Alabama once again ranks last in per capita state and local tax collections, according to new data released by the U.S. Census Bureau. Alabama has consistently maintained its No. 50 ranking since the early 1990s.
As a result, Alabama state and local governments have less to spend than governments in other states when providing services to the public. This lack of revenue is an underlying factor in the state’s recurring budget problems. The Governor and Legislature struggle to find enough money to adequately support the functions of state government. In the past several years, the government has made cuts to programs, borrowed from the state savings account, and applied one-time sources of money to balance the budget.
In 2015, the Legislature couldn’t agree on a General Fund budget until September, putting in place a budget just before October, the beginning of the 2016 fiscal year. Again, agencies’ budgets were cut, funds were shuffled between accounts, and modest tax increases were passed to balance a bare bones budget. The most recent comparative data available from the Census is from 2013, so the effects of the tax changes made in 2015 won’t show up for several years. However, the minor changes are unlikely to affect Alabama’s No. 50 ranking.
Low taxes per capita don’t necessarily mean low tax burdens for everyone. A mix of different taxes make up total tax collections, and each state structures its taxes differently. There are three principal types of state and local taxes: property, income, and sales. A tax system that is balanced among these three sources promotes fairness and stability. Alabama’s tax system is not balanced. Alabama has the lowest property tax collections in the country. To make up the difference, Alabama relies more heavily on sales taxes.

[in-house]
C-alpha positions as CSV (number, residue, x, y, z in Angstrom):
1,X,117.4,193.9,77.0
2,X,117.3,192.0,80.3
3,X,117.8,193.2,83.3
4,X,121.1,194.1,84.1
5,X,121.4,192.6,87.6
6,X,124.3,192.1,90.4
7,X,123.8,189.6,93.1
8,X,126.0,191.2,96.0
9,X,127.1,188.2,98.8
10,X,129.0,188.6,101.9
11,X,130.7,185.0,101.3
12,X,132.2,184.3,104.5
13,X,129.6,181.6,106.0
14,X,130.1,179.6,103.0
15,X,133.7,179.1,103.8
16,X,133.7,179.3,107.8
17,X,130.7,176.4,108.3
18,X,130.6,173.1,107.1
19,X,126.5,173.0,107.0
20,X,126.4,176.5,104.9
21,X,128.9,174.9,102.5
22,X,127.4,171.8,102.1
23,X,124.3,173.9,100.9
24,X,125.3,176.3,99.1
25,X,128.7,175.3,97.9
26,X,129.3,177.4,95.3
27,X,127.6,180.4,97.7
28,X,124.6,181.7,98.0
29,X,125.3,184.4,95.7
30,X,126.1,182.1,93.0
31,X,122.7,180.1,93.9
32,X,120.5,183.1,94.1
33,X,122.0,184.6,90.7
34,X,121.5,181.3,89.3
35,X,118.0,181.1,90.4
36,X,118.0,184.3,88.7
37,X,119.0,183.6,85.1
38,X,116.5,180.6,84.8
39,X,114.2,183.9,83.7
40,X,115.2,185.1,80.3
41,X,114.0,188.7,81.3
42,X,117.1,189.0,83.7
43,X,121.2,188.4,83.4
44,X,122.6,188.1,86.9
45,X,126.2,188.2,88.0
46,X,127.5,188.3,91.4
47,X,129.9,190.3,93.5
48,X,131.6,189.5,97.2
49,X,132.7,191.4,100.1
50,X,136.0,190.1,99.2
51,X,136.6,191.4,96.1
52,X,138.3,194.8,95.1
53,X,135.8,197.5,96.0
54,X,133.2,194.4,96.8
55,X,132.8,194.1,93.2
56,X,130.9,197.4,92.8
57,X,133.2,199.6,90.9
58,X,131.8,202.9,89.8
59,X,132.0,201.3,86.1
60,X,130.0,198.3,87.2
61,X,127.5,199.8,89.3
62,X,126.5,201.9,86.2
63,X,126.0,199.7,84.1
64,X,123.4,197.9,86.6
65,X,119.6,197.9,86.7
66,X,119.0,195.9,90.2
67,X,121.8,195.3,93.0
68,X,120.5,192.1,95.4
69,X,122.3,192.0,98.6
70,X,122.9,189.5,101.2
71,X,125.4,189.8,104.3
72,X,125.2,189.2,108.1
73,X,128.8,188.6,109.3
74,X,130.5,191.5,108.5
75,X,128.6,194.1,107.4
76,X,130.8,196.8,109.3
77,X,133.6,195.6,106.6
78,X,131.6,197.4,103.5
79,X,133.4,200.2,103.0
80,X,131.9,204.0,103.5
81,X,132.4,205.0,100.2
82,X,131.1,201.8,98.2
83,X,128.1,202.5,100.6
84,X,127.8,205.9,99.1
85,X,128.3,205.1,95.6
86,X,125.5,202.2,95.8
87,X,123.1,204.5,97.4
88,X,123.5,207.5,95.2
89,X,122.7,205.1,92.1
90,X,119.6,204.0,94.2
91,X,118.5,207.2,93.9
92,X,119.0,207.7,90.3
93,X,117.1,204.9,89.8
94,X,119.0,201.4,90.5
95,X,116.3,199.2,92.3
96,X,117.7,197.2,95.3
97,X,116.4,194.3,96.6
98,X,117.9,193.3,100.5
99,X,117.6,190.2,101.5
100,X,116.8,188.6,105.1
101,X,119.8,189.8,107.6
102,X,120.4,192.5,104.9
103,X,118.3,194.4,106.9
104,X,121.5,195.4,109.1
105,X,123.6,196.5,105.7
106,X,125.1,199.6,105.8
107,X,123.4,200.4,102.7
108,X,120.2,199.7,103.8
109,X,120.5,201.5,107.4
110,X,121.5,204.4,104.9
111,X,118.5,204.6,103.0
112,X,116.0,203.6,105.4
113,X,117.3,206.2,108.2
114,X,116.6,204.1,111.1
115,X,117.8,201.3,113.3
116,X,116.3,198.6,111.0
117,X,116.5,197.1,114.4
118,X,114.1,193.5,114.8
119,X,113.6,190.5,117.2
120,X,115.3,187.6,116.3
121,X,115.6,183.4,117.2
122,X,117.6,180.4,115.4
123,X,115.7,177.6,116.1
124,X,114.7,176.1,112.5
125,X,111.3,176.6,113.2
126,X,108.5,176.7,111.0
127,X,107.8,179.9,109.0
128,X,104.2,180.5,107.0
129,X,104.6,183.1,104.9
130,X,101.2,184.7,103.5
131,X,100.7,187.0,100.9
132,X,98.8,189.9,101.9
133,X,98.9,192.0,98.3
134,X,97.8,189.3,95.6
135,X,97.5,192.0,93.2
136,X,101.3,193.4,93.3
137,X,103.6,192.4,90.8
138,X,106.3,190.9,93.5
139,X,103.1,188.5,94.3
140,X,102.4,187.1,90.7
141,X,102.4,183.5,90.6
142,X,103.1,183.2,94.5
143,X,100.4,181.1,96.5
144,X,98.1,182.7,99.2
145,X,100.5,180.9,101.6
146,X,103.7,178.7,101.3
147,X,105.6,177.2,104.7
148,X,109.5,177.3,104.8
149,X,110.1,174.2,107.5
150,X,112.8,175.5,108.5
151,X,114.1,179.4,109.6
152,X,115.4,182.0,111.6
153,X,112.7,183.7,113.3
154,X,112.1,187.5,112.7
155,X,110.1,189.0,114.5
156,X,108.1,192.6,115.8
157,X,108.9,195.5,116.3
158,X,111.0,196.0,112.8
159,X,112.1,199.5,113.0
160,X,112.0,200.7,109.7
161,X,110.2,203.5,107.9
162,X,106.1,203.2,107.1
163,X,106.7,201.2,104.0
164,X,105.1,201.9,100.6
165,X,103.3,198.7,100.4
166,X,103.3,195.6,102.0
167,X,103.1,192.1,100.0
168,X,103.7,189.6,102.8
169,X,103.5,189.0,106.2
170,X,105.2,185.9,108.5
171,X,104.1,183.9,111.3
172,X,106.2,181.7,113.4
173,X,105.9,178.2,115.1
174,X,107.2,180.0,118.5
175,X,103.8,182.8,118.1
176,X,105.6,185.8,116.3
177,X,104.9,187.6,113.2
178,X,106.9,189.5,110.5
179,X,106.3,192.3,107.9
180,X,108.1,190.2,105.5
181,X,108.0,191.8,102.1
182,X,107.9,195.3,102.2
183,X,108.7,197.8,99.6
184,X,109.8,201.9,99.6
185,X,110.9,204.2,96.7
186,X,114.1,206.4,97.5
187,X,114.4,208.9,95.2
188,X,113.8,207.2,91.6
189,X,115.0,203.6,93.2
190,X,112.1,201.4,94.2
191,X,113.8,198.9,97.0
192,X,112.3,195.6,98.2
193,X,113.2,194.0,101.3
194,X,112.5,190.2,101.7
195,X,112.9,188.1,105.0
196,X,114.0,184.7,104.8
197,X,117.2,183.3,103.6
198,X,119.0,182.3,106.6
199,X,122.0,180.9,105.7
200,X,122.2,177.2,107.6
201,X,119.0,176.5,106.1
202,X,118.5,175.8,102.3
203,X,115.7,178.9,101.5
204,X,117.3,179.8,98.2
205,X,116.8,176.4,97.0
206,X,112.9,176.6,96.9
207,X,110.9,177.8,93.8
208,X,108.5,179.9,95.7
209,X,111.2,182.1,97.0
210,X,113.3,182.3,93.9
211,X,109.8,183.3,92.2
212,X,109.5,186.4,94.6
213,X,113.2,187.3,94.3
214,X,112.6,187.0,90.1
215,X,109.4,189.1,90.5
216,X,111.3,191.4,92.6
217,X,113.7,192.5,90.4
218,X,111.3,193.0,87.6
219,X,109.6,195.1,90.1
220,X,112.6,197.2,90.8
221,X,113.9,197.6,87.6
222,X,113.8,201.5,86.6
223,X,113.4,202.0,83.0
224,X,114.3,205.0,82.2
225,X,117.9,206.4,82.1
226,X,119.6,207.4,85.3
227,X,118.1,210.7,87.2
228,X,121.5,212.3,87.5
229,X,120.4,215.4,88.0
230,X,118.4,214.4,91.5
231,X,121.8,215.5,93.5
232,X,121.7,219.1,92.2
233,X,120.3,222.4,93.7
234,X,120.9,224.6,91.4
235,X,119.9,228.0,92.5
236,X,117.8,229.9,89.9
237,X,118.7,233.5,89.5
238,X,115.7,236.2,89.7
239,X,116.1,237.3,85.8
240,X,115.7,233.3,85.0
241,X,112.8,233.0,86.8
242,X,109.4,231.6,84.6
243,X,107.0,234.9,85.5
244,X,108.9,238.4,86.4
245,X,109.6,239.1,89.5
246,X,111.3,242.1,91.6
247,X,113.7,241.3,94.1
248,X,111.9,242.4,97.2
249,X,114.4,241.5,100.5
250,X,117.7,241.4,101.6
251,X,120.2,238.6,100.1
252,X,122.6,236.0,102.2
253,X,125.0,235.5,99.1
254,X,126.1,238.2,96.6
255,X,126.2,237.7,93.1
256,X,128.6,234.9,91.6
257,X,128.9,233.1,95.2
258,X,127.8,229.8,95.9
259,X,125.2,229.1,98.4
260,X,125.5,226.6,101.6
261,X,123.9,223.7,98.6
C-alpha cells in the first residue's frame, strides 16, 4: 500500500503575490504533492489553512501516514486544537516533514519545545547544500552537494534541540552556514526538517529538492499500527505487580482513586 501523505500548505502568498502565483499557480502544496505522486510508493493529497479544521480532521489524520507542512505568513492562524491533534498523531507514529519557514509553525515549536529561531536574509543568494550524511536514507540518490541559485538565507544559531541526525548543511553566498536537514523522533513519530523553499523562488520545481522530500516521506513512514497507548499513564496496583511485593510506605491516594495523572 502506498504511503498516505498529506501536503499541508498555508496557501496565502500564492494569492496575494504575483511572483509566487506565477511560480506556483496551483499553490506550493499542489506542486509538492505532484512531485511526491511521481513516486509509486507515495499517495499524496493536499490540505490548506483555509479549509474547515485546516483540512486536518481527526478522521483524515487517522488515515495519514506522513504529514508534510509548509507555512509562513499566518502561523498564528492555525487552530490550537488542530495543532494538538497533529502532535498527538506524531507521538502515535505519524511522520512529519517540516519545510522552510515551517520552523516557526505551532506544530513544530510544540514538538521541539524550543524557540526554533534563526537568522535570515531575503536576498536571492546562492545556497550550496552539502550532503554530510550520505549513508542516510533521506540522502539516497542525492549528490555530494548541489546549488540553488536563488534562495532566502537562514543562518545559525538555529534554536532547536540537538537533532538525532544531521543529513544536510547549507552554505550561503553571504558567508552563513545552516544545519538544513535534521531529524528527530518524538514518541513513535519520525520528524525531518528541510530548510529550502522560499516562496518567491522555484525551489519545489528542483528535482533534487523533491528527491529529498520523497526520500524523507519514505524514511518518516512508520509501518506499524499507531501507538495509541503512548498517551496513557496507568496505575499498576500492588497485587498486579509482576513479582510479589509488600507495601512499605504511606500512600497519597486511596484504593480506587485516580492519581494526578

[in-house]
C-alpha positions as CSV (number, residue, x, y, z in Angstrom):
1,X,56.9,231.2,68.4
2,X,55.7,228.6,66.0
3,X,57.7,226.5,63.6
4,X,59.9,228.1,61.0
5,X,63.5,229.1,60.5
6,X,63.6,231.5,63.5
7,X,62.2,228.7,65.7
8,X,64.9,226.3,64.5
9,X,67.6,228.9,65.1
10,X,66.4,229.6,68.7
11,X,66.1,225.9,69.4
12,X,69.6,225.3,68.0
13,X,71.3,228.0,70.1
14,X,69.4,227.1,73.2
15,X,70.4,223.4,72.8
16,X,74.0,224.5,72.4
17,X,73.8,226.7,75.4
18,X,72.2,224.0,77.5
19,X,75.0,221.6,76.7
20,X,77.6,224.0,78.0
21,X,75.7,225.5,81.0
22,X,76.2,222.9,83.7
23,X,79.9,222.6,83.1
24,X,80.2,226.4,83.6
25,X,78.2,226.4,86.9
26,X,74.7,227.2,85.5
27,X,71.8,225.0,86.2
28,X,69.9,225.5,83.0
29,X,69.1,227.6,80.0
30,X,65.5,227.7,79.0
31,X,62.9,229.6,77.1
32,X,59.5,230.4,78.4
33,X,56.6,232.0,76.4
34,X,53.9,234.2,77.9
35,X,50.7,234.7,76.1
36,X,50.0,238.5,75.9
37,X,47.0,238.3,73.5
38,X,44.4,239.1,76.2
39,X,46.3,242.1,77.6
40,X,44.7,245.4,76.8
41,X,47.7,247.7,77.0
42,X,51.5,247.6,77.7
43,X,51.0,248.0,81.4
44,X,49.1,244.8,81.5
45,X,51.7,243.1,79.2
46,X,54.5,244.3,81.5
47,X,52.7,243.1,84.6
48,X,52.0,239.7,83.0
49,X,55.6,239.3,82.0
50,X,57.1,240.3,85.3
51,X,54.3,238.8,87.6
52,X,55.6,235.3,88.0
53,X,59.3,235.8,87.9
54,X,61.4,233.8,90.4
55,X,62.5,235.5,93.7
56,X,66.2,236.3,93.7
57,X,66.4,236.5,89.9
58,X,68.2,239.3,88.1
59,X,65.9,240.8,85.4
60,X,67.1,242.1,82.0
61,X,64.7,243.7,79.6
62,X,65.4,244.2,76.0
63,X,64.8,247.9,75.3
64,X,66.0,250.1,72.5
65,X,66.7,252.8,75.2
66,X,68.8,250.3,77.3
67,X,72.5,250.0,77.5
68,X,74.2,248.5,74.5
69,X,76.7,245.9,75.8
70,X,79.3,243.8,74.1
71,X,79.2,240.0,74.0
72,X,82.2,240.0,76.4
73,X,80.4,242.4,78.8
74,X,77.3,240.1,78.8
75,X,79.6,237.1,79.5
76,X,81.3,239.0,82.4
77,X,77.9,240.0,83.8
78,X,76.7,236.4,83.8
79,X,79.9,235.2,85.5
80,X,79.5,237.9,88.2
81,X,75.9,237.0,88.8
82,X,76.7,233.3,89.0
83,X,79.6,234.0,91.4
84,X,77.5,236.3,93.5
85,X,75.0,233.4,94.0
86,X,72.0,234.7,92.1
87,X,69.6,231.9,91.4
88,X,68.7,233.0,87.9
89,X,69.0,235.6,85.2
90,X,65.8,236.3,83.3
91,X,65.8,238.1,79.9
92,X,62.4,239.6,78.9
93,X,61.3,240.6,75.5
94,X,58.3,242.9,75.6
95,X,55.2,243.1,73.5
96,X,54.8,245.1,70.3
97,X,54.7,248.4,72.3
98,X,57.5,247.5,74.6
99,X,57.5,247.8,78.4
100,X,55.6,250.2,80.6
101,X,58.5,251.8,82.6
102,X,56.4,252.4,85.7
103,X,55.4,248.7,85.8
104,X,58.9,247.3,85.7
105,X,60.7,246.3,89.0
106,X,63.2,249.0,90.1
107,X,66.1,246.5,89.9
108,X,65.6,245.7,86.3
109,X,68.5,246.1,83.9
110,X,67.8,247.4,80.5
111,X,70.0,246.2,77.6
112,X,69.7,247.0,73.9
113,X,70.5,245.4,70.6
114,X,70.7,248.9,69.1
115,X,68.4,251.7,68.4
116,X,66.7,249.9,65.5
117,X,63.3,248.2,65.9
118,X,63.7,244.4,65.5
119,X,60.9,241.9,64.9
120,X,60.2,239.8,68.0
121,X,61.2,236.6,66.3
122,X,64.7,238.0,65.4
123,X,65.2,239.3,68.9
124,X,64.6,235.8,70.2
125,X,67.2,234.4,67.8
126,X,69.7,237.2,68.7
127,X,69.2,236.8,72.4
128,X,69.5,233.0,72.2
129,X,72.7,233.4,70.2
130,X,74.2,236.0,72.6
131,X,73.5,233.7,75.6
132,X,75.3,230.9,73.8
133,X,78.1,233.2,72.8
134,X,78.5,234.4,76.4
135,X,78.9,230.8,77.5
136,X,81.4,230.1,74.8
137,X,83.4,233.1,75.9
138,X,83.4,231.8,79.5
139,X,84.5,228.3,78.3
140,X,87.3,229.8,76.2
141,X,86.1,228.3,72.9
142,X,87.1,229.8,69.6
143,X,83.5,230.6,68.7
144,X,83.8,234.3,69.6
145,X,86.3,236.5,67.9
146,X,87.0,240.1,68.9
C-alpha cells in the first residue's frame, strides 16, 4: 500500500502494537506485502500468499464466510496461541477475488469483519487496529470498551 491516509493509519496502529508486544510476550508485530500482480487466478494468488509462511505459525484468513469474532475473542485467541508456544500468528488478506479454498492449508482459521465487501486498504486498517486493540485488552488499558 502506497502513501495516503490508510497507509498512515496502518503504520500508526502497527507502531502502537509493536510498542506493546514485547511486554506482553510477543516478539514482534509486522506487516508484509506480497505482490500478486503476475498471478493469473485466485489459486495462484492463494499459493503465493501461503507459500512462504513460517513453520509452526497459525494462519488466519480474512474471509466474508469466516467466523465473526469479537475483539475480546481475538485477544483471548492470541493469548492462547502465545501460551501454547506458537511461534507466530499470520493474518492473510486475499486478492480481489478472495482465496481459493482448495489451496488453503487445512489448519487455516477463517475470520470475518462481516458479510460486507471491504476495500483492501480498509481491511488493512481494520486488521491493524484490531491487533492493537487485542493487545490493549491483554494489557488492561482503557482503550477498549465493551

The rules governing how taxes are applied also makes a difference in who pays them. In Alabama, property taxes are structured in a way that benefits homeowners, and owners of land in use for agriculture or timber. Commercial and utility property owners pay more than those protected classes.
Meanwhile, Alabama’s average combined state and local sales tax rates are 4th highest in the country, according to the Tax Foundation. Those taxes fall most heavily on low-income Alabamians since they spend a greater share of income on goods that are taxed. Many states attempt to lighten the burden by exempting groceries from the sales tax or giving an income tax rebate to low-income families. According to the Center for Budget and Policy Priorities, only two states, Alabama and Mississippi, allow the full weight of the sales tax to apply to groceries.
Concerning the income tax, most states employ measures to minimize the income tax that low-income households have to pay. Alabama, by contrast, begins taxing income at one of the lowest thresholds in the U.S. Alabama is one of only three states that allows taxpayers to fully deduct federal income tax paid, when calculating their tax bill. That tax break provides a larger benefit for more affluent families, who pay more in federal taxes.
Here’s how Alabama tax revenues per capita rank in the various categories of taxation.
Alabama has low tax collections per capita for two reasons: low tax rates and a relatively small tax base. One way to measure a state’s tax base is to look at gross domestic product, the value of all goods and services produced in a state. Alabama ranks 45th among U.S. states on GDP per capita. In the Southeast, Louisiana, North Carolina, Georgia, Tennessee, Kentucky, and Florida have higher per capita GDP than Alabama. Arkansas, South Carolina, and Mississippi have lower per capita GDP. Alabama applies low tax rates to a smaller taxable base to produce the lowest taxes per capita, not only in the region, but also in the nation at large.
In the interactive presentation below, Alabama’s tax collections are compared to other Southeastern states. In general, these states have similar demographics and similar attitudes toward taxes and the size of government. Using the geography menu, you can change the comparison states.